A solar-plus-storage microgrid in Lebanon is demonstrating a way the country can overcome its pollution and lack of energy access while boosting economic development.
For a month running, Recycle Beirut and an adjacent residential building have been receiving all of the electricity they need with a microgrid that uses 100-kW of solar and a 100 kWh battery energy storage system.
Small as it is, the microgrid’s benefits are large.
Lebanon depends on fossil-fueled generators and experiences regular power cuts that can last as long as 12 hours, according to Florian Stark, project manager at Firebird Energy, which built, operates and maintains the microgrid in partnership with Recycle Beirut.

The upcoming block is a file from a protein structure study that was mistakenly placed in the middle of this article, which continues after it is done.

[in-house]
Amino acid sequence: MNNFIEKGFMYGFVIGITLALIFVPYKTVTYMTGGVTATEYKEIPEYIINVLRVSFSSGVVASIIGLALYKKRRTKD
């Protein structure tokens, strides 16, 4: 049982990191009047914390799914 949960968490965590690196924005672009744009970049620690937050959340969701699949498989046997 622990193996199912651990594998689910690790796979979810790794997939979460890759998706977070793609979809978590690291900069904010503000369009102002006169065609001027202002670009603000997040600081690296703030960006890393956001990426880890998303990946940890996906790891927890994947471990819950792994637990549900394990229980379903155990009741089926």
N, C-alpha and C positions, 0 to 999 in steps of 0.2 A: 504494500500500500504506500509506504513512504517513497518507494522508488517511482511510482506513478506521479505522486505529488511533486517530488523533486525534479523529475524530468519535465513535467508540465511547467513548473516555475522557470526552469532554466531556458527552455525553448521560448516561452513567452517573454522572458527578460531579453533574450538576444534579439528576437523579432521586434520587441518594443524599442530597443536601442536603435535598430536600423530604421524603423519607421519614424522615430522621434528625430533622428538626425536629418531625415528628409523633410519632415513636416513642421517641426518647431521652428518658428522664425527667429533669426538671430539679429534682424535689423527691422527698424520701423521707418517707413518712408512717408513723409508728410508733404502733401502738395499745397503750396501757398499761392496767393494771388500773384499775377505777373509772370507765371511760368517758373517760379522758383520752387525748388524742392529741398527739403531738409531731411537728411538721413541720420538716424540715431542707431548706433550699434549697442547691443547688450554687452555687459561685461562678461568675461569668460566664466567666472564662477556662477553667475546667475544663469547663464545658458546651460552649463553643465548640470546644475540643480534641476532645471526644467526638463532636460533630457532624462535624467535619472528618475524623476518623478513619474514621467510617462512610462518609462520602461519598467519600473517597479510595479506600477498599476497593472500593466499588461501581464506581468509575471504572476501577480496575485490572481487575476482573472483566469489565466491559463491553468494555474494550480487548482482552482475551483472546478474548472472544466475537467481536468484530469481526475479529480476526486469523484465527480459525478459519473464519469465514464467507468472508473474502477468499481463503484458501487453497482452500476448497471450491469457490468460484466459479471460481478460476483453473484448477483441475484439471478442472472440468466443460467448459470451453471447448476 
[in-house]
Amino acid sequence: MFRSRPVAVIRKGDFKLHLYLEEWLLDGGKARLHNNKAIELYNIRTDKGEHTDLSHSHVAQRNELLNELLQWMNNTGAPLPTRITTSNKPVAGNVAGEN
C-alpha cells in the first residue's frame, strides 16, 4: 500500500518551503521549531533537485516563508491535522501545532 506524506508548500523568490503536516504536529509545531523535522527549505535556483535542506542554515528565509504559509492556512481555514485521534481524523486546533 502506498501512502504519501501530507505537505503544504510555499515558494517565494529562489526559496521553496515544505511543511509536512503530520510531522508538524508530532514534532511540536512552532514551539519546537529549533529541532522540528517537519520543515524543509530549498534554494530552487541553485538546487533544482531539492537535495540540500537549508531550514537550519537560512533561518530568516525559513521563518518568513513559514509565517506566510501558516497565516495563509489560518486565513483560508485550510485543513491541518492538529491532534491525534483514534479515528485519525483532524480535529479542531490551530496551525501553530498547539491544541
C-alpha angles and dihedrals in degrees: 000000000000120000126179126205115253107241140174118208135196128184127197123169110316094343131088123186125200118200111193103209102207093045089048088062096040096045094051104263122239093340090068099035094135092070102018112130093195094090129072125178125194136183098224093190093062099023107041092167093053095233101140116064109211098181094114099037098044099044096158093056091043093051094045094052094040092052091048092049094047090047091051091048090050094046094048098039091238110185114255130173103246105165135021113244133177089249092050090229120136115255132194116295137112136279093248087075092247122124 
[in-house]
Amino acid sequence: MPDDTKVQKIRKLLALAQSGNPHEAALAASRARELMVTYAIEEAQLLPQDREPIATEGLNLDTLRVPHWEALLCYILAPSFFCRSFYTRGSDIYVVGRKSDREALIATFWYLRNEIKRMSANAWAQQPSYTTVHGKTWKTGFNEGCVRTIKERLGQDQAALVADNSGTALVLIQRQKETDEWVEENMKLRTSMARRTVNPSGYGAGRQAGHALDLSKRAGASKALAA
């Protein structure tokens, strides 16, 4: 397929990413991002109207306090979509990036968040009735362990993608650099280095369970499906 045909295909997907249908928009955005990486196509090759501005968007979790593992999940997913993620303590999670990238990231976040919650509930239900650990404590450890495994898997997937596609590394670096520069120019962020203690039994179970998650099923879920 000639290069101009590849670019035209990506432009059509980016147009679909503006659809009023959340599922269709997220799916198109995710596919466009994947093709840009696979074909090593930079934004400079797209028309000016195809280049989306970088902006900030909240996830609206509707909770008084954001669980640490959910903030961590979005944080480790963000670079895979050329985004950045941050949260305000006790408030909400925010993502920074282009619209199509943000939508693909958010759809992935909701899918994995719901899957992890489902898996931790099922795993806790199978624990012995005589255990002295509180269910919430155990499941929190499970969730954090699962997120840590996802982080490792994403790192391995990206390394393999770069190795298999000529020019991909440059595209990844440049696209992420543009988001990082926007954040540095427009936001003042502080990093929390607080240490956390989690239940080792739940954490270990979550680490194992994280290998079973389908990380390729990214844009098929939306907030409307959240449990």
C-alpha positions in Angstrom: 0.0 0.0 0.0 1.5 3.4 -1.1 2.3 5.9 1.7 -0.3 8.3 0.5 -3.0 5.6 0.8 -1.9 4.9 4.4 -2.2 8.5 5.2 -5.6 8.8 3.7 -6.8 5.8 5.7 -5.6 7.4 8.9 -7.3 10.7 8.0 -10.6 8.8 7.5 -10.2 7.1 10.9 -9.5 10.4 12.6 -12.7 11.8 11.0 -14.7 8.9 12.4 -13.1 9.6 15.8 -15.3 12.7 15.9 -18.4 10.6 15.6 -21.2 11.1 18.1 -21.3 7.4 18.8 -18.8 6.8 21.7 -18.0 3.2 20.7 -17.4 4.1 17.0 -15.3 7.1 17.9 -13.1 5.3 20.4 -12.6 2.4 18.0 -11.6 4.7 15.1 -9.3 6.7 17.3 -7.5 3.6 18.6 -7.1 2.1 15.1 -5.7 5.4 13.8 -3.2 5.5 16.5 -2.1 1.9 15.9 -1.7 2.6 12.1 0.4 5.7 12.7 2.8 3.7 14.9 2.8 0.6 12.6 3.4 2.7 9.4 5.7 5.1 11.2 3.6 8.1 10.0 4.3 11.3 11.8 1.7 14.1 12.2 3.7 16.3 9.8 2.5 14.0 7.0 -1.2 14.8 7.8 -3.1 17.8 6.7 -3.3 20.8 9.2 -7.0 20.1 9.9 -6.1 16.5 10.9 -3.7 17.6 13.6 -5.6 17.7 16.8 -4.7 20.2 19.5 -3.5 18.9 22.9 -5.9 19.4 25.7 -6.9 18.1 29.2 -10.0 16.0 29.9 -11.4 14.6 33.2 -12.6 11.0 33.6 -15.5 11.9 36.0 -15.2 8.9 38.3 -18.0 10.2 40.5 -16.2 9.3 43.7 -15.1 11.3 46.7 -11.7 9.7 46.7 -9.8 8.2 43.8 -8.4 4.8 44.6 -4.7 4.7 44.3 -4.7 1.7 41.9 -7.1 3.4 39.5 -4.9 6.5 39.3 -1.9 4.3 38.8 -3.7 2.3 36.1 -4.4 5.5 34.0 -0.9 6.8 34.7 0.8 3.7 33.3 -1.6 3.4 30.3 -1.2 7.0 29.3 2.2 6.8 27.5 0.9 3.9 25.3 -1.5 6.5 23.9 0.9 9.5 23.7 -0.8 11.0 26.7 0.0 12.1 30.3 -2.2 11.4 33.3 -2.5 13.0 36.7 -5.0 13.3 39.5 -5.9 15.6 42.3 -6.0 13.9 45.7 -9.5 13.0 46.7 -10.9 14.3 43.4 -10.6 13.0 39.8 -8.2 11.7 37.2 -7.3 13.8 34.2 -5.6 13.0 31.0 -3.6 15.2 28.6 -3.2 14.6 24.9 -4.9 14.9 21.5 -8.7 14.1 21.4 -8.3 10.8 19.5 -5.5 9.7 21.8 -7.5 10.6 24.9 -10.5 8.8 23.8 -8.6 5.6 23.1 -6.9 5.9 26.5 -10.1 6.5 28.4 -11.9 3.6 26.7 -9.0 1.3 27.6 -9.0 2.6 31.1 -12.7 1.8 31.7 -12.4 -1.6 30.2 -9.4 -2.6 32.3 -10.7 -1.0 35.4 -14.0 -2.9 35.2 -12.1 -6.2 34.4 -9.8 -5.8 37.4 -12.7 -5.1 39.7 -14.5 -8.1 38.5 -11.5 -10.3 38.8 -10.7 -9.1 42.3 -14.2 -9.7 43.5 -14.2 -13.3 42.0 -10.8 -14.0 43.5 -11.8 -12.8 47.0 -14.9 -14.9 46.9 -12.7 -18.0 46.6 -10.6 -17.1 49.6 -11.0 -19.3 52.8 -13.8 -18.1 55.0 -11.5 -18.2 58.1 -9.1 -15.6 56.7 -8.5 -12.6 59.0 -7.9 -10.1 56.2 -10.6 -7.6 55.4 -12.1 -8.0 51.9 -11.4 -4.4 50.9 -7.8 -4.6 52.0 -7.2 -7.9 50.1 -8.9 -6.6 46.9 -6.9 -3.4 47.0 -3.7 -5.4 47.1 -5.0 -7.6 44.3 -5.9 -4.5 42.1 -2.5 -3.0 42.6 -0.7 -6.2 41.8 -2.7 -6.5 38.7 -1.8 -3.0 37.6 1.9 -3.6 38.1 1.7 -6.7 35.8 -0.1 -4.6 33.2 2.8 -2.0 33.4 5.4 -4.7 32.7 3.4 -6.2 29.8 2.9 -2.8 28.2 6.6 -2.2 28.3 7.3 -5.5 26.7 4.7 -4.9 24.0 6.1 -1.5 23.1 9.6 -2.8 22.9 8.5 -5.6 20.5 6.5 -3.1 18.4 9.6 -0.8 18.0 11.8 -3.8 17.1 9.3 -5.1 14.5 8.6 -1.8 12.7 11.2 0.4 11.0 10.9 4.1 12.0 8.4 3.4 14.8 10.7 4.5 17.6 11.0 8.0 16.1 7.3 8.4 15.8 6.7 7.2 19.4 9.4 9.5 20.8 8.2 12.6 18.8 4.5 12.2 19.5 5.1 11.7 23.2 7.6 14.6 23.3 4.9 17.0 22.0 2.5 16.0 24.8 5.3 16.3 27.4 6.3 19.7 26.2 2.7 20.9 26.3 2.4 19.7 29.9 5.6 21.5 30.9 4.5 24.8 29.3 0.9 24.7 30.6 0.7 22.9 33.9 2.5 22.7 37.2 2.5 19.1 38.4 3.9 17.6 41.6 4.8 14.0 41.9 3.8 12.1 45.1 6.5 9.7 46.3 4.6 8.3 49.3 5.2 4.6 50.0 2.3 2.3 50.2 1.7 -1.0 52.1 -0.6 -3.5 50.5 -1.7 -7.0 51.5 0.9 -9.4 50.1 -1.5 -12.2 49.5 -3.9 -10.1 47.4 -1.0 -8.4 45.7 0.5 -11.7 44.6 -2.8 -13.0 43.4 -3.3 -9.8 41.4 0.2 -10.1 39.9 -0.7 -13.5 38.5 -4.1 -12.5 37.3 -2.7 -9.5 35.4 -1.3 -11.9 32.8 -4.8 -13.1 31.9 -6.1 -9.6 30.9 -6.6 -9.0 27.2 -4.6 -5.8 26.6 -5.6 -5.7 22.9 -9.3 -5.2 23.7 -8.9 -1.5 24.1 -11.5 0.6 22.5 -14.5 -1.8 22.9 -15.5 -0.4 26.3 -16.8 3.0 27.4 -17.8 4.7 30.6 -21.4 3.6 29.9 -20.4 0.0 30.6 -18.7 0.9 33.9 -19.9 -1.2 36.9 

“Those power cuts are obviously slowing down economic development since there’s a lack of electricity, and it’s produced by diesel generators that produce a lot of air pollution,” Stark told Microgrid Knowledge.
Joining with a group of Chinese solar, battery energy storage and microgrid software developers, Firebird and Recycle Beirut began designing the project in the spring of 2018. They purchased equipment last summer and installed the project between March and June this year.
“Since June 2019 the system has been operating without any interruptions or trouble,” Stark said.